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I am so excited! My brother, cousin, and I got accepted to participate in the Birthright program! We’re going to Israel in one month! Yay! (Update in October 2020: We went on our trip. It was amazing! Read more about it here.)

I realized that now is probably a good time to go over my international travel checklist. This is a comprehensive list of everything that I do before traveling internationally. Hopefully this list will help you prepare for your upcoming trips and ensure that everything is taken care of before you go! It’s best used for short term trips up to about a 3 week to one month trip. For longer term travel there are more things to do, so be sure to read up on that separately.

If you're traveling internationally, check this list of things to do before you go! International travel checklist, travel preparation checklist, travel tips, travel hacks

Time-Dependent Tasks

1. Check visa and vaccination information (ASAP – months in advance)

Getting a visa can either be really daunting or completely unnecessary. It just depends where you are going and where you are from. For example, my family planned to go to China and the visa took us months in advance to get. On the other hand, when my boyfriend and I went to New Zealand, not only did we not need a visa, but the customs process was even easier because we are from the US.

When you check visa information, you’ll also need to see how long you can stay with the visa. That varies as well. I recommend using the search bar on this ‘dot gov’ website to search for your destination country. It will bring up a page that looks like this:

International Information

This page will tell you the contact information for US citizens in that country, visa, and vaccine information.

At this point, I would also recommend looking to International Driver’s Permits as well. Some countries require it and others can use your normal license on its own.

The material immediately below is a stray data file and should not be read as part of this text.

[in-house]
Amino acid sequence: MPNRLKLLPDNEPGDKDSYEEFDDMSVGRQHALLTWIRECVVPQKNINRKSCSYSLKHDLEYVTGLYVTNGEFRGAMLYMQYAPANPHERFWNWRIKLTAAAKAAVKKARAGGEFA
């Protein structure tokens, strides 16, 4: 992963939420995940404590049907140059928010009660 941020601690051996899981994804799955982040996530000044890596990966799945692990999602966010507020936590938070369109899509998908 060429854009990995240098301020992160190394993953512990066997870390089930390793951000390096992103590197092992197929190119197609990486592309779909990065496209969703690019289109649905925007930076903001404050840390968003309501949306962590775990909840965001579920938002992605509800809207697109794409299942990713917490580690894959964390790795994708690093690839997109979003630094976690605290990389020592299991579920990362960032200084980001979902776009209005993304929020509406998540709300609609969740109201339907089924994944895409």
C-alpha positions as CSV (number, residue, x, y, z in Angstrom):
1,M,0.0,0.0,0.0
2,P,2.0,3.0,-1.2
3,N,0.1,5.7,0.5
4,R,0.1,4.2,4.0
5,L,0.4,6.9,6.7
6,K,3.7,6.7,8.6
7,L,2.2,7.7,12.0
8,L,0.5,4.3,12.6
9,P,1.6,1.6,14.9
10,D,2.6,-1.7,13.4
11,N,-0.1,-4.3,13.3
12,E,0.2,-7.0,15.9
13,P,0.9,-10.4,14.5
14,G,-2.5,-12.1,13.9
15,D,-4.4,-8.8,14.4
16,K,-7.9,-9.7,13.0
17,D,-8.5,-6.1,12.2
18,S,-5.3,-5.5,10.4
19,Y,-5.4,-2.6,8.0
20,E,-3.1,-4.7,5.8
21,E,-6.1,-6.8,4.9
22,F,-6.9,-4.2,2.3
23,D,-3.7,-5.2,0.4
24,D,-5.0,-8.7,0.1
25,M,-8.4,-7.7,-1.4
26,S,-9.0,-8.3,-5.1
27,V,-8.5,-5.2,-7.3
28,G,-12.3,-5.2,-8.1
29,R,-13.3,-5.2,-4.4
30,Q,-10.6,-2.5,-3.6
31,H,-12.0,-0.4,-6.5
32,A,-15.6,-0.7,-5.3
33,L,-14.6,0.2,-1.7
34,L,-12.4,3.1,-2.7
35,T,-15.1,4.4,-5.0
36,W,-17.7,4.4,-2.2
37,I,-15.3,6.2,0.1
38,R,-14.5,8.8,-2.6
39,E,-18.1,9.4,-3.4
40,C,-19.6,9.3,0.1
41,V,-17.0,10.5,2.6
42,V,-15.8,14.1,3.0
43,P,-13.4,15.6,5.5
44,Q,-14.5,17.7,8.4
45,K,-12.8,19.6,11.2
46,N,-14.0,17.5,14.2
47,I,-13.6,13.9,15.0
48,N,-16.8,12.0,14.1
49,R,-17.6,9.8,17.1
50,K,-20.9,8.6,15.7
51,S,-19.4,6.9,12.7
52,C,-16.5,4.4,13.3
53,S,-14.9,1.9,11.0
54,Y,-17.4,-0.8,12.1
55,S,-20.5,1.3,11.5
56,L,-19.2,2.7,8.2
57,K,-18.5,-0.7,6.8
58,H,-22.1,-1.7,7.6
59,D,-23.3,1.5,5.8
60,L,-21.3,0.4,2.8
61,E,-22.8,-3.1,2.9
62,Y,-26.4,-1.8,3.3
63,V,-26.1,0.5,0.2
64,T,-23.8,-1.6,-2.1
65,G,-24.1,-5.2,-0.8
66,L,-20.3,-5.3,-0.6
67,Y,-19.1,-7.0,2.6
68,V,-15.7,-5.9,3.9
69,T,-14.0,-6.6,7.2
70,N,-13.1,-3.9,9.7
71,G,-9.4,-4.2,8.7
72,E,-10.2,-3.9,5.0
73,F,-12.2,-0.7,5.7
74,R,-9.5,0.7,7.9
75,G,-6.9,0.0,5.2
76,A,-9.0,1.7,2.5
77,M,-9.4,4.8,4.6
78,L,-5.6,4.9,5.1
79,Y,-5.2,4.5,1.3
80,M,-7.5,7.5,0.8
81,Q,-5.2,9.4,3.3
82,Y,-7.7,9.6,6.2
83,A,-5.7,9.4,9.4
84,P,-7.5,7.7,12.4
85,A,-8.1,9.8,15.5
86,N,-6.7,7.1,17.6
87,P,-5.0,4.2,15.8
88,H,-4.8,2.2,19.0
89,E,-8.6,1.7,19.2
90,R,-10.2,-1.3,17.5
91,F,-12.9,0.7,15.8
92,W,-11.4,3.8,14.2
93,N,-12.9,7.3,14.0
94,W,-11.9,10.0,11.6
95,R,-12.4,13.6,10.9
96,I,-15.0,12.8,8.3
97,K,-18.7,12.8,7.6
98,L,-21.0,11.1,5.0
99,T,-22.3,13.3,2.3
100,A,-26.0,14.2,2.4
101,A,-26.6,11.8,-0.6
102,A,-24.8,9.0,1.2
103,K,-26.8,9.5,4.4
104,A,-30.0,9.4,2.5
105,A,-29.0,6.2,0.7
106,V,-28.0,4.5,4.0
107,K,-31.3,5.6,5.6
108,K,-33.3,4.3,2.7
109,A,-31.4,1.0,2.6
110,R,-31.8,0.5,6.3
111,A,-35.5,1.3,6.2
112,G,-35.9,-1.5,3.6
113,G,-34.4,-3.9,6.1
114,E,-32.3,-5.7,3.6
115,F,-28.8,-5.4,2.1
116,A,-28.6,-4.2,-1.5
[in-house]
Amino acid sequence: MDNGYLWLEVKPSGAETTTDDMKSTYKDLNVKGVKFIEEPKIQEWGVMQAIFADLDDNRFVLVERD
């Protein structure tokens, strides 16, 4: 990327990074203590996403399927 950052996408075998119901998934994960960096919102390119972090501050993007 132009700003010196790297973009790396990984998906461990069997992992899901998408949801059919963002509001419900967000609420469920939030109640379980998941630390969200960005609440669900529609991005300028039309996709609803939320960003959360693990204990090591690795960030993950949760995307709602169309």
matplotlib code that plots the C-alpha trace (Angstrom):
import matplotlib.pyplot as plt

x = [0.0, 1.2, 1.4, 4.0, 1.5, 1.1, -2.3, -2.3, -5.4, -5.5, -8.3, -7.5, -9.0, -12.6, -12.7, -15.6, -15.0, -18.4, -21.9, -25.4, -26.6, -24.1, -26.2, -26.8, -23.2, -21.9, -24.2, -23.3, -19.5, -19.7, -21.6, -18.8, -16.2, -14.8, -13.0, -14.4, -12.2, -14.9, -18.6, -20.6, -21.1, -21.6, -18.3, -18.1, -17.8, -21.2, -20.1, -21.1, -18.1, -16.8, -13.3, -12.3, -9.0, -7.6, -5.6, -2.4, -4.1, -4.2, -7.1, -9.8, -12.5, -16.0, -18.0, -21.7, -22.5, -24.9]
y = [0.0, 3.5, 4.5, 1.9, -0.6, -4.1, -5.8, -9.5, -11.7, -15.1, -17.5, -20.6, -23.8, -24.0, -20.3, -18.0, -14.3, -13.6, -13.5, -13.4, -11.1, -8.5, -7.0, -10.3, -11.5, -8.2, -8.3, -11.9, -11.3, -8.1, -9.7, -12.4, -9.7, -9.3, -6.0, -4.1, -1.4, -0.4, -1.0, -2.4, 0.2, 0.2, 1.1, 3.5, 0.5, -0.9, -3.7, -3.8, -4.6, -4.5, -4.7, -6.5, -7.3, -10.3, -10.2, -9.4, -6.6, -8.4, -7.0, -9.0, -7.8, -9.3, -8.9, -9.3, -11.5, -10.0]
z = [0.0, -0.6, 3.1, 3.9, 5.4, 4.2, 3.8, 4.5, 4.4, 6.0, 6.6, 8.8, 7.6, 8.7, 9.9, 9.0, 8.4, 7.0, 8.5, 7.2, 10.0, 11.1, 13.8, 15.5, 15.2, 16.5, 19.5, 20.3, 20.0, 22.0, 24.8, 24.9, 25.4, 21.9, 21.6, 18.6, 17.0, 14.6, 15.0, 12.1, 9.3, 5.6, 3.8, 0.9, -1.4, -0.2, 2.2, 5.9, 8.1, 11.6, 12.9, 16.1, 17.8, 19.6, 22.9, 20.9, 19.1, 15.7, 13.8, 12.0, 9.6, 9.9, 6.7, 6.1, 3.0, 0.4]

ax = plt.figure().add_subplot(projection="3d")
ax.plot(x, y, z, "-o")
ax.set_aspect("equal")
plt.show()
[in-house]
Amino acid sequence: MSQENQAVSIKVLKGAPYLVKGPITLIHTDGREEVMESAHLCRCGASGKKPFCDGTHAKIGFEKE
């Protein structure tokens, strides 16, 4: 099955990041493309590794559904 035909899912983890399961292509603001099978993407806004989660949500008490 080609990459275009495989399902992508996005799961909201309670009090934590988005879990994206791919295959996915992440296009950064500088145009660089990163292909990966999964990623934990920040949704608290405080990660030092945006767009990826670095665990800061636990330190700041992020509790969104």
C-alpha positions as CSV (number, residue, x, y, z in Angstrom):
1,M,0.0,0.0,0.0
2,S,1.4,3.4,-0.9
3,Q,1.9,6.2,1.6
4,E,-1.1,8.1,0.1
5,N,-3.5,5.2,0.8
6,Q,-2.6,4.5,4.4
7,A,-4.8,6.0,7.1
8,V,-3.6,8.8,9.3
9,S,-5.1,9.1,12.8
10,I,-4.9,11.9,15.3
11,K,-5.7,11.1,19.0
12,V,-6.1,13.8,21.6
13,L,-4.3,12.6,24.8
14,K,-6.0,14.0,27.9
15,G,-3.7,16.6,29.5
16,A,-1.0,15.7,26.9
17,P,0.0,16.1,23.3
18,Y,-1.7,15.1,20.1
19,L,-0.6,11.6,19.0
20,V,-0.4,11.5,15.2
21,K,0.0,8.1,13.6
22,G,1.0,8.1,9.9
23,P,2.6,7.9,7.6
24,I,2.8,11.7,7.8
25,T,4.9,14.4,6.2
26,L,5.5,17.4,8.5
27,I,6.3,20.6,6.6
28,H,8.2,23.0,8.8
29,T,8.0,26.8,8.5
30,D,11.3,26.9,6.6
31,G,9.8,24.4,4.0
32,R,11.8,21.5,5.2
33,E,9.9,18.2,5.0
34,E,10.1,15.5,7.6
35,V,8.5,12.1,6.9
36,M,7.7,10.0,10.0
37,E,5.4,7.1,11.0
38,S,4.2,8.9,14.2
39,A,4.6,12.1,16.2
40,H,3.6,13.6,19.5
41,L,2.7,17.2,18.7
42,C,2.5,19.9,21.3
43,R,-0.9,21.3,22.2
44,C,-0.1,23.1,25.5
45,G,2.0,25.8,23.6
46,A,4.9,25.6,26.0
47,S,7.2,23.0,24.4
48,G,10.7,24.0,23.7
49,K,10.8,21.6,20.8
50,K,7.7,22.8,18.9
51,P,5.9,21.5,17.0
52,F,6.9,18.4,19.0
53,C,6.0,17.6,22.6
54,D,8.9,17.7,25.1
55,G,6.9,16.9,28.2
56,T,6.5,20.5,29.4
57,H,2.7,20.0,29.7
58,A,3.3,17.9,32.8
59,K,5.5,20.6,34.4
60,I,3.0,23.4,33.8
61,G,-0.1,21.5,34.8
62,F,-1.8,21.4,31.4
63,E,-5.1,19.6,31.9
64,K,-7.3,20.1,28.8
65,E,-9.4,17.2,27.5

Lastly, check that your passport isn’t expired or expires within 6 months of your travel plans. That is usually the cutoff for customs.

2. Get some international currency (4-6 weeks out)

Many places have ATM’s that are readily available, but they also tend to charge fees for withdrawing money. Some banks also have their own fees if you use a foreign ATM. I recommend getting at least some currency so when you arrive at your destination, you already have something to work with.

It’s really easy! You can call your bank to see how long it will take for them to get your desired currency in. Some banks will allow you to arrange it over the phone, online, or if not, you can go into a local branch. They’ll either mail it to you or call you when they get it, and you go in to pick it up! Super easy!

I also recommend downloading some helpful travel apps that will make currency conversions a breeze while you’re abroad.

New Zealand Currency

3. Purchase an international outlet converter and plugs (a week out, if shipping)

This is SO important! Make sure that you have the appropriate outlet converter and the right plugs. Not all countries have the same voltage output so you need to make sure that you convert that voltage before you use your cords from home. Your own cords were made for a specific voltage.

The outlet plugs are also different around the world. I purchased this one below and it works great! It also comes with a convenient carrier bag.

Other Important Tasks

4. Put a hold on your mail and newspaper